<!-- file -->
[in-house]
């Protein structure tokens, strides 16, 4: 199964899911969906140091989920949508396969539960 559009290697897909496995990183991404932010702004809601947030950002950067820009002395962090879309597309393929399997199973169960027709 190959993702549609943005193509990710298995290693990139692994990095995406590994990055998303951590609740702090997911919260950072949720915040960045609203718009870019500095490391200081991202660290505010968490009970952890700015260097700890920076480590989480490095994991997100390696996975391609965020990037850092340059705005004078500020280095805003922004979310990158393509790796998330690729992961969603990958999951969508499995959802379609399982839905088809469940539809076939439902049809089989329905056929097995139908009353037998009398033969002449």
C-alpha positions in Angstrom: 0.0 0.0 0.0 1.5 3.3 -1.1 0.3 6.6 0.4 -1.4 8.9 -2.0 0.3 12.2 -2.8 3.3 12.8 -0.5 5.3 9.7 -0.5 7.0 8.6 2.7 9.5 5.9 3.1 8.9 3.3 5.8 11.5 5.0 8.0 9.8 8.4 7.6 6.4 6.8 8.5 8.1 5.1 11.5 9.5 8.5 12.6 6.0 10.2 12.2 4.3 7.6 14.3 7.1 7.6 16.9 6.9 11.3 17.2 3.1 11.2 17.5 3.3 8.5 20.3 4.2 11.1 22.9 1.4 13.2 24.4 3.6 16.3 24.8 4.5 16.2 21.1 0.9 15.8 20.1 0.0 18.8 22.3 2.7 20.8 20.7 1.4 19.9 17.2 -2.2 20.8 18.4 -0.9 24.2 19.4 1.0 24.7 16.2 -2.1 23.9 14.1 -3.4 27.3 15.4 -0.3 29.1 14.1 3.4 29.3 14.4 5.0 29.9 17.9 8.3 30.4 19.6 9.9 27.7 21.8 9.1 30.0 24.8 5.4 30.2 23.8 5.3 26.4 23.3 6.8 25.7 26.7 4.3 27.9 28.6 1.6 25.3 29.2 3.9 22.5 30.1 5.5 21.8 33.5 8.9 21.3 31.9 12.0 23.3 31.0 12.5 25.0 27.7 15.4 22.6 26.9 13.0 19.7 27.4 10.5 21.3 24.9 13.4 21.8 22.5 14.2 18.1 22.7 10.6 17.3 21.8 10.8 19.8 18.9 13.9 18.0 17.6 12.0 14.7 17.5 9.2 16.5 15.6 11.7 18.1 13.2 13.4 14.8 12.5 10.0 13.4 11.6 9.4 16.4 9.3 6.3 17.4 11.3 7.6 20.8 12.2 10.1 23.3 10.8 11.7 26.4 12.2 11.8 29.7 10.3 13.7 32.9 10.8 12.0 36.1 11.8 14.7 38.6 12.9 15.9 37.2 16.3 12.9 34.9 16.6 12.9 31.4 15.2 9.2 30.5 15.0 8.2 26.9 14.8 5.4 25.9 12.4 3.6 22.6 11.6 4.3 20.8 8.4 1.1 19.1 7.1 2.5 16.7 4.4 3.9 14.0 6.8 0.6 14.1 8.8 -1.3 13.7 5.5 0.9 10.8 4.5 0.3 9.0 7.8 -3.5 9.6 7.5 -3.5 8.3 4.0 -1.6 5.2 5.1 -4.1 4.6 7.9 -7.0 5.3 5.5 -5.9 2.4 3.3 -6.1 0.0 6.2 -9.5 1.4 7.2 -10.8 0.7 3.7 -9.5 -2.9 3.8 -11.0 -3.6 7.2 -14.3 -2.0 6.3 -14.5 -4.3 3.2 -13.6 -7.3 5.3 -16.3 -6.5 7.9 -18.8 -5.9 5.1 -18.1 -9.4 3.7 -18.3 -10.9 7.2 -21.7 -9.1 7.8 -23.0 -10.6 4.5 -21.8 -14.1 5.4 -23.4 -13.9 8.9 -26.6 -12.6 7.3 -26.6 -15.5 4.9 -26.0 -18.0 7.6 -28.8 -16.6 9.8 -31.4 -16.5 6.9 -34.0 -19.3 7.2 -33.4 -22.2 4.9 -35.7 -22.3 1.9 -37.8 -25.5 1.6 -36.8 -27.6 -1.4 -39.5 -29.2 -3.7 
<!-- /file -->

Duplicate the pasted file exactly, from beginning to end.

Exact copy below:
[in-house]
């Protein structure tokens, strides 16, 4: 199964899911969906140091989920949508396969539960 559009290697897909496995990183991404932010702004809601947030950002950067820009002395962090879309597309393929399997199973169960027709 190959993702549609943005193509990710298995290693990139692994990095995406590994990055998303951590609740702090997911919260950072949720915040960045609203718009870019500095490391200081991202660290505010968490009970952890700015260097700890920076480590989480490095994991997100390696996975391609965020990037850092340059705005004078500020280095805003922004979310990158393509790796998330690729992961969603990958999951969508499995959802379609399982839905088809469940539809076939439902049809089989329905056929097995139908009353037998009398033969002449």
C-alpha positions in Angstrom: 0.0 0.0 0.0 1.5 3.3 -1.1 0.3 6.6 0.4 -1.4 8.9 -2.0 0.3 12.2 -2.8 3.3 12.8 -0.5 5.3 9.7 -0.5 7.0 8.6 2.7 9.5 5.9 3.1 8.9 3.3 5.8 11.5 5.0 8.0 9.8 8.4 7.6 6.4 6.8 8.5 8.1 5.1 11.5 9.5 8.5 12.6 6.0 10.2 12.2 4.3 7.6 14.3 7.1 7.6 16.9 6.9 11.3 17.2 3.1 11.2 17.5 3.3 8.5 20.3 4.2 11.1 22.9 1.4 13.2 24.4 3.6 16.3 24.8 4.5 16.2 21.1 0.9 15.8 20.1 0.0 18.8 22.3 2.7 20.8 20.7 1.4 19.9 17.2 -2.2 20.8 18.4 -0.9 24.2 19.4 1.0 24.7 16.2 -2.1 23.9 14.1 -3.4 27.3 15.4 -0.3 29.1 14.1 3.4 29.3 14.4 5.0 29.9 17.9 8.3 30.4 19.6 9.9 27.7 21.8 9.1 30.0 24.8 5.4 30.2 23.8 5.3 26.4 23.3 6.8 25.7 26.7 4.3 27.9 28.6 1.6 25.3 29.2 3.9 22.5 30.1 5.5 21.8 33.5 8.9 21.3 31.9 12.0 23.3 31.0 12.5 25.0 27.7 15.4 22.6 26.9 13.0 19.7 27.4 10.5 21.3 24.9 13.4 21.8 22.5 14.2 18.1 22.7 10.6 17.3 21.8 10.8 19.8 18.9 13.9 18.0 17.6 12.0 14.7 17.5 9.2 16.5 15.6 11.7 18.1 13.2 13.4 14.8 12.5 10.0 13.4 11.6 9.4 16.4 9.3 6.3 17.4 11.3 7.6 20.8 12.2 10.1 23.3 10.8 11.7 26.4 12.2 11.8 29.7 10.3 13.7 32.9 10.8 12.0 36.1 11.8 14.7 38.6 12.9 15.9 37.2 16.3 12.9 34.9 16.6 12.9 31.4 15.2 9.2 30.5 15.0 8.2 26.9 14.8 5.4 25.9 12.4 3.6 22.6 11.6 4.3 20.8 8.4 1.1 19.1 7.1 2.5 16.7 4.4 3.9 14.0 6.8 0.6 14.1 8.8 -1.3 13.7 5.5 0.9 10.8 4.5 0.3 9.0 7.8 -3.5 9.6 7.5 -3.5 8.3 4.0 -1.6 5.2 5.1 -4.1 4.6 7.9 -7.0 5.3 5.5 -5.9 2.4 3.3 -6.1 0.0 6.2 -9.5 1.4 7.2 -10.8 0.7 3.7 -9.5 -2.9 3.8 -11.0 -3.6 7.2 -14.3 -2.0 6.3 -14.5 -4.3 3.2 -13.6 -7.3 5.3 -16.3 -6.5 7.9 -18.8 -5.9 5.1 -18.1 -9.4 3.7 -18.3 -10.9 7.2 -21.7 -9.1 7.8 -23.0 -10.6 4.5 -21.8 -14.1 5.4 -23.4 -13.9 8.9 -26.6 -12.6 7.3 -26.6 -15.5 4.9 -26.0 -18.0 7.6 -28.8 -16.6 9.8 -31.4 -16.5 6.9 -34.0 -19.3 7.2 -33.4 -22.2 4.9 -35.7 -22.3 1.9 -37.8 -25.5 1.6 -36.8 -27.6 -1.4 -39.5 -29.2 -3.7 